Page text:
THEY are the lowest of the low. They could walk under a snake’s belly without stooping.
They are the illegal money lenders: the blight upon many, mostly working class, communities.
Like vultures, they prey on the weak, offering some end to their plight but instead plunging them into even more misery.
And with the new changes to the benefit system, they must be rubbing their hands with glee at the amount of business that will soon be coming their way.
But I wonder what sort of mentality must it take to be a money lender?
How can you go into a community smiling and offering people a way out of their misery, only to pile more on when the person, inevitably, struggles to pay the money back?
When I was a kid, neighbours would talk about “the provy”, but I don’t know if that still exists.
This was a way for ordinary people to alleviate the problems of poverty, usually for special occasions like Christmas, with a loan which, I’m told, was relatively painless to repay.
This was because they had a payment plan which stretched out over weeks and months.
Illegal money lending is quite a different beast altogether.
This was how the likes of Jimmy Boyle thrived in 60s Glasgow.
Boyle worked for a money lender in the Gorbals and he was the muscle that was sent out if repayment was not forthcoming.
This made him a feared man, not respected, within the surrounding communities.
I interviewed Jimmy Boyle back in the 90s for another newspaper, on an unrelated topic.
Because his son had had problems with heroin abuse, he was in Possilpark to donate money to one of the rehab projects within the area.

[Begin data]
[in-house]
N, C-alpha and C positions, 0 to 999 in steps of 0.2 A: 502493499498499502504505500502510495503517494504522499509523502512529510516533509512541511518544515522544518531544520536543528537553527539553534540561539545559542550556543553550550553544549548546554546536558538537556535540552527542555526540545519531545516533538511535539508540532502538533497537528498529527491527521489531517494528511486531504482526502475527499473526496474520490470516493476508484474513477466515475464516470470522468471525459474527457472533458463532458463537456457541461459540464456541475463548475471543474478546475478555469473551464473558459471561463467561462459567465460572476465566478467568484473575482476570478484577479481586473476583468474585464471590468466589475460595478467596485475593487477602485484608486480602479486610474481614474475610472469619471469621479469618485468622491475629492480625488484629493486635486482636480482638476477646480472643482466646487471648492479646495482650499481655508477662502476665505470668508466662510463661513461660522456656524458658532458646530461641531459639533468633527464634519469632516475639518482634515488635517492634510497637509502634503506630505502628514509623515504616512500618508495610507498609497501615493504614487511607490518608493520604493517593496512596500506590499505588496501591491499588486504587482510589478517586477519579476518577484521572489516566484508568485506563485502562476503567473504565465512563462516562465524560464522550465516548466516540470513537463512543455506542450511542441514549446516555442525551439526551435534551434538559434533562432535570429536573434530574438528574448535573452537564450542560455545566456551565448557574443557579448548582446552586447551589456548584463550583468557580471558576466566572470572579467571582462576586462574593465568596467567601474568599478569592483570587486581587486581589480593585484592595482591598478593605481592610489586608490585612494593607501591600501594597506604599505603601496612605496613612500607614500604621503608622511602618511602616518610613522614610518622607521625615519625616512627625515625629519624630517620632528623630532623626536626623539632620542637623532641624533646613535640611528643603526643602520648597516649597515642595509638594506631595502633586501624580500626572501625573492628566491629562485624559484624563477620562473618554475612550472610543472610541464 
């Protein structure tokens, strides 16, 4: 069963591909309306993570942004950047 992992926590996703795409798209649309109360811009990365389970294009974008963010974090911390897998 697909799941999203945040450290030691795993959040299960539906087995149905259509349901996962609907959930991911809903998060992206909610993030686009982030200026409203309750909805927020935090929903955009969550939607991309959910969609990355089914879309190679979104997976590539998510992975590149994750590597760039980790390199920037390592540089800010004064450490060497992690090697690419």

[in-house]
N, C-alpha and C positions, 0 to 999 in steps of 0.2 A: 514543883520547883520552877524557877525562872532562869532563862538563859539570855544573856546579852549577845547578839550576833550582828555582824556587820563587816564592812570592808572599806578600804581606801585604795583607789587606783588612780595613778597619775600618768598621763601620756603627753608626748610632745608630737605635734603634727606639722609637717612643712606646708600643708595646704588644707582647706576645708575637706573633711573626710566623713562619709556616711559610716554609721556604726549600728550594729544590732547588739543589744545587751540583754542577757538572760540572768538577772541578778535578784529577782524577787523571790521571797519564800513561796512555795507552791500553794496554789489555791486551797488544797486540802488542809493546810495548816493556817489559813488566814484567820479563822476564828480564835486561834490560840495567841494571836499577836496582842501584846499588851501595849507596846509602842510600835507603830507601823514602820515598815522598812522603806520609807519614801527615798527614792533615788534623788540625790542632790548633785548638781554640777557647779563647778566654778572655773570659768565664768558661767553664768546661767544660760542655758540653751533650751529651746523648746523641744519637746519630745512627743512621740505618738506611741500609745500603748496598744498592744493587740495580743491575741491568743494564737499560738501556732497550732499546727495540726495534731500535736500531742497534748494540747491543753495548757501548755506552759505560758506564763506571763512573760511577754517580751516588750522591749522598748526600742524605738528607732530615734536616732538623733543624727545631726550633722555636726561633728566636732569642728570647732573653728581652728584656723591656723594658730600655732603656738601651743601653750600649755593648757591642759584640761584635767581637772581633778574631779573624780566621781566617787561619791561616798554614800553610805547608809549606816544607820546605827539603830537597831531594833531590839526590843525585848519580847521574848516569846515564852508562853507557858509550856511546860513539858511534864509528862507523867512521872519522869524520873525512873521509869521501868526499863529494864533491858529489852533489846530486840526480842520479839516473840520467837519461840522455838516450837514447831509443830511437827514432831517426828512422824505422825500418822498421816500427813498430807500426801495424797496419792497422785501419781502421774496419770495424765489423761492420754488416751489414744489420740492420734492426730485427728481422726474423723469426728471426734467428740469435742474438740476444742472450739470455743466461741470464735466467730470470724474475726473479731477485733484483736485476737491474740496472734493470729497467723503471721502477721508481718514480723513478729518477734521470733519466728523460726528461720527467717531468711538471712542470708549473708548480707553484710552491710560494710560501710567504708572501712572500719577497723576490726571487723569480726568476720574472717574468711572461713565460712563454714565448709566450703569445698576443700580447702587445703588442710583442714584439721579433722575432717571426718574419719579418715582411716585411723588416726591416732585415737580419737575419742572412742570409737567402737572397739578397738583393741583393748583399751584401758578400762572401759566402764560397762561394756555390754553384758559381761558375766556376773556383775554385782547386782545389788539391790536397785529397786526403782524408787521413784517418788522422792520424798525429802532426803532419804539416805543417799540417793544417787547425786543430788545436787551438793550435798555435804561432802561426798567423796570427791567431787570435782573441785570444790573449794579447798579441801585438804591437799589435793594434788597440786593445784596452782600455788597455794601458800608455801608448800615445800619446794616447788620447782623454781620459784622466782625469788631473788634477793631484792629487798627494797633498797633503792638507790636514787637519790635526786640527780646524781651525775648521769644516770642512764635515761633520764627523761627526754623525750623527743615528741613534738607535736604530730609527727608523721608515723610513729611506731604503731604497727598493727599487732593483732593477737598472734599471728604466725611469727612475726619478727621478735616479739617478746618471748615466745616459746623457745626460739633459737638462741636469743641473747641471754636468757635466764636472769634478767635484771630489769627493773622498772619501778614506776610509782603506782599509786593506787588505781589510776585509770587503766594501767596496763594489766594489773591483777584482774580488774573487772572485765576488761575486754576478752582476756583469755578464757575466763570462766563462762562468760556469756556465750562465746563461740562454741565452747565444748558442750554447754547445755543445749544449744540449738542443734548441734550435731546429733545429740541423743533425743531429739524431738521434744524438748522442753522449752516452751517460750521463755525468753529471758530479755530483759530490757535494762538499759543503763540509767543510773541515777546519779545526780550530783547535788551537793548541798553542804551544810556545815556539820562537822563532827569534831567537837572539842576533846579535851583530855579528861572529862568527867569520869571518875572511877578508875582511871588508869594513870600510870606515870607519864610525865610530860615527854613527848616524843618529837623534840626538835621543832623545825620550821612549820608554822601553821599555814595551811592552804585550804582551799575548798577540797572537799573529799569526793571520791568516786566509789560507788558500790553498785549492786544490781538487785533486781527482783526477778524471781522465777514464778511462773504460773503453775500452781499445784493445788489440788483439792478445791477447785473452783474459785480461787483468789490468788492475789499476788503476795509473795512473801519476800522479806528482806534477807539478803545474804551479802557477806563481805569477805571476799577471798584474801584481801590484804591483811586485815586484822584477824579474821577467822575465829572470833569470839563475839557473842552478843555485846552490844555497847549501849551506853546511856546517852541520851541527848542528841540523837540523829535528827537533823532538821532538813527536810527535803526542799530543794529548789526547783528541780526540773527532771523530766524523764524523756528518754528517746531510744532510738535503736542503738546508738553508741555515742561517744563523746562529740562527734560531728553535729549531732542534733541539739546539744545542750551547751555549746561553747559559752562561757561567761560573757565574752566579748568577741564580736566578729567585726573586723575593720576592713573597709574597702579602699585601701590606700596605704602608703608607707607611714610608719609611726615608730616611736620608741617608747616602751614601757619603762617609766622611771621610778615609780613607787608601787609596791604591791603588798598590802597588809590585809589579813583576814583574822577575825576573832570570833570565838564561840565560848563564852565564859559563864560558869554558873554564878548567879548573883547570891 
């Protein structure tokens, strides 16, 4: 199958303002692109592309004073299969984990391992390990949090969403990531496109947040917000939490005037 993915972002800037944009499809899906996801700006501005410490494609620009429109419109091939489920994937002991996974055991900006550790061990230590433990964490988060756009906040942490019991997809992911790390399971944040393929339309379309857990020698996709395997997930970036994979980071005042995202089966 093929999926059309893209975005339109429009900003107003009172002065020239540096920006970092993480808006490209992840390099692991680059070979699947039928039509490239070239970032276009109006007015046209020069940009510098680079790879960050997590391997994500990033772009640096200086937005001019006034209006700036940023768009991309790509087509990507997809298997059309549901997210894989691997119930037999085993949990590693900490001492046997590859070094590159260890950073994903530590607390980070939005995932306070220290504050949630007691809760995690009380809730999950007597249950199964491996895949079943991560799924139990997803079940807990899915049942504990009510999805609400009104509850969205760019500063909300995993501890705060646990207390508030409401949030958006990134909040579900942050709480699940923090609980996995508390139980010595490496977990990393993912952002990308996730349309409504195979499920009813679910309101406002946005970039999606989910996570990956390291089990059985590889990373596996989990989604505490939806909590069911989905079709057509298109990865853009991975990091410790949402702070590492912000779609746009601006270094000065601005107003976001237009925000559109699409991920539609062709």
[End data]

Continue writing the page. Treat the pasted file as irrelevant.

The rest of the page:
The man I met was not the gallus Gorbals hard man of 30 years previous.
In fact he was quite small, almost insignificant, with the air of a man haunted by demons of his own creation.
Quietly spoken, his eyes would dart about the room as if he was keeping a watch out for a surprise attack.
Glasgow is not a happy place for Jimmy Boyle any more: there are still families in the southside living with the net result of his, and his boss’s, reign of terror.
But any sympathy I felt for Boyle’s present state was tempered with the memories of those he terrorised.
The last thing our communities need is another crop of Boyle wannabes sprouting up like so many unwanted weeds.
No community needs nor deserves that.
Which is why I whole-heartedly support this move by East Renfrewshire council — and other authorities — to crack down on loan sharks.
The local authority realises that there may be a real concern that people could turn to illegal money lenders, and are offering to help.
Its money advice staff are more than happy to meet with residents, either at its offices or through a home visit, if mobility is an issue.
For those living in the south of the city, contact Glasgow city council for information on how they can help.
End the misery before it starts, as this is a spiral you don’t want to enter.